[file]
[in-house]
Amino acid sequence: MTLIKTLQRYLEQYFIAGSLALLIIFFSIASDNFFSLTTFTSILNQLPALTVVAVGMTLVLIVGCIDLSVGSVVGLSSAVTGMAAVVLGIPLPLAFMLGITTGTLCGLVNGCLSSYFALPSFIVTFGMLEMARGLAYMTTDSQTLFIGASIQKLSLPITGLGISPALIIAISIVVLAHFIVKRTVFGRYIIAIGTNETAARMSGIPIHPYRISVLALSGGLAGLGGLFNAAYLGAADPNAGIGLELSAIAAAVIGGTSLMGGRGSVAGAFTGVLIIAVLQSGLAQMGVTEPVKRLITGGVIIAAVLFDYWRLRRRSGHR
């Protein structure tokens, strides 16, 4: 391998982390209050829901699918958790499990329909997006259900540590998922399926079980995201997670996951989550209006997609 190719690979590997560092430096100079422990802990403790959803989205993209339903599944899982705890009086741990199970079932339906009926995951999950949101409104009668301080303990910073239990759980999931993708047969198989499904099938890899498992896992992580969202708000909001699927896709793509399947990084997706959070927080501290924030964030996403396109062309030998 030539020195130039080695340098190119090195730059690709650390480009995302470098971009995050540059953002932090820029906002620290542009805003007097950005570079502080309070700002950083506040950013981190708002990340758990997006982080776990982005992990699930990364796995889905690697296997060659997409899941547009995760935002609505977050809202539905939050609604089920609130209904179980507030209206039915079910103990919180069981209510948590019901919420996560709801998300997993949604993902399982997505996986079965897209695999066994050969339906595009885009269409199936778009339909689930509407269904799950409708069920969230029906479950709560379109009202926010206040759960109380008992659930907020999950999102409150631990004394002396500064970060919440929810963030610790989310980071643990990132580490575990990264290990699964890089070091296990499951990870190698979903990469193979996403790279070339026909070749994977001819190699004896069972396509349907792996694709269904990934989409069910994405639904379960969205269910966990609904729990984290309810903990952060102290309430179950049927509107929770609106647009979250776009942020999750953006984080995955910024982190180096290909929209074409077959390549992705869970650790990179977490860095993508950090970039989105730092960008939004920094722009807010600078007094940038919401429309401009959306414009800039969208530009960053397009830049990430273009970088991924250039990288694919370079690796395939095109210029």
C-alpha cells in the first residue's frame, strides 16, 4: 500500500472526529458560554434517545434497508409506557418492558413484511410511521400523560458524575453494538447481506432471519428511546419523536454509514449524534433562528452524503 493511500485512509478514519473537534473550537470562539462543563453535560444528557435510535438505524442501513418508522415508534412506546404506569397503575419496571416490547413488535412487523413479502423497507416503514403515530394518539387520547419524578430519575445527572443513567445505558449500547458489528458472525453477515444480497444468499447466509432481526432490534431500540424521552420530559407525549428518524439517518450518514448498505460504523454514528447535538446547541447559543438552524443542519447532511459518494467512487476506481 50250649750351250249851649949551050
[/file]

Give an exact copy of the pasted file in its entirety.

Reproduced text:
[in-house]
Amino acid sequence: MTLIKTLQRYLEQYFIAGSLALLIIFFSIASDNFFSLTTFTSILNQLPALTVVAVGMTLVLIVGCIDLSVGSVVGLSSAVTGMAAVVLGIPLPLAFMLGITTGTLCGLVNGCLSSYFALPSFIVTFGMLEMARGLAYMTTDSQTLFIGASIQKLSLPITGLGISPALIIAISIVVLAHFIVKRTVFGRYIIAIGTNETAARMSGIPIHPYRISVLALSGGLAGLGGLFNAAYLGAADPNAGIGLELSAIAAAVIGGTSLMGGRGSVAGAFTGVLIIAVLQSGLAQMGVTEPVKRLITGGVIIAAVLFDYWRLRRRSGHR
């Protein structure tokens, strides 16, 4: 391998982390209050829901699918958790499990329909997006259900540590998922399926079980995201997670996951989550209006997609 190719690979590997560092430096100079422990802990403790959803989205993209339903599944899982705890009086741990199970079932339906009926995951999950949101409104009668301080303990910073239990759980999931993708047969198989499904099938890899498992896992992580969202708000909001699927896709793509399947990084997706959070927080501290924030964030996403396109062309030998 030539020195130039080695340098190119090195730059690709650390480009995302470098971009995050540059953002932090820029906002620290542009805003007097950005570079502080309070700002950083506040950013981190708002990340758990997006982080776990982005992990699930990364796995889905690697296997060659997409899941547009995760935002609505977050809202539905939050609604089920609130209904179980507030209206039915079910103990919180069981209510948590019901919420996560709801998300997993949604993902399982997505996986079965897209695999066994050969339906595009885009269409199936778009339909689930509407269904799950409708069920969230029906479950709560379109009202926010206040759960109380008992659930907020999950999102409150631990004394002396500064970060919440929810963030610790989310980071643990990132580490575990990264290990699964890089070091296990499951990870190698979903990469193979996403790279070339026909070749994977001819190699004896069972396509349907792996694709269904990934989409069910994405639904379960969205269910966990609904729990984290309810903990952060102290309430179950049927509107929770609106647009979250776009942020999750953006984080995955910024982190180096290909929209074409077959390549992705869970650790990179977490860095993508950090970039989105730092960008939004920094722009807010600078007094940038919401429309401009959306414009800039969208530009960053397009830049990430273009970088991924250039990288694919370079690796395939095109210029």
C-alpha cells in the first residue's frame, strides 16, 4: 500500500472526529458560554434517545434497508409506557418492558413484511410511521400523560458524575453494538447481506432471519428511546419523536454509514449524534433562528452524503 493511500485512509478514519473537534473550537470562539462543563453535560444528557435510535438505524442501513418508522415508534412506546404506569397503575419496571416490547413488535412487523413479502423497507416503514403515530394518539387520547419524578430519575445527572443513567445505558449500547458489528458472525453477515444480497444468499447466509432481526432490534431500540424521552420530559407525549428518524439517518450518514448498505460504523454514528447535538446547541447559543438552524443542519447532511459518494467512487476506481 50250649750351250249851649949551050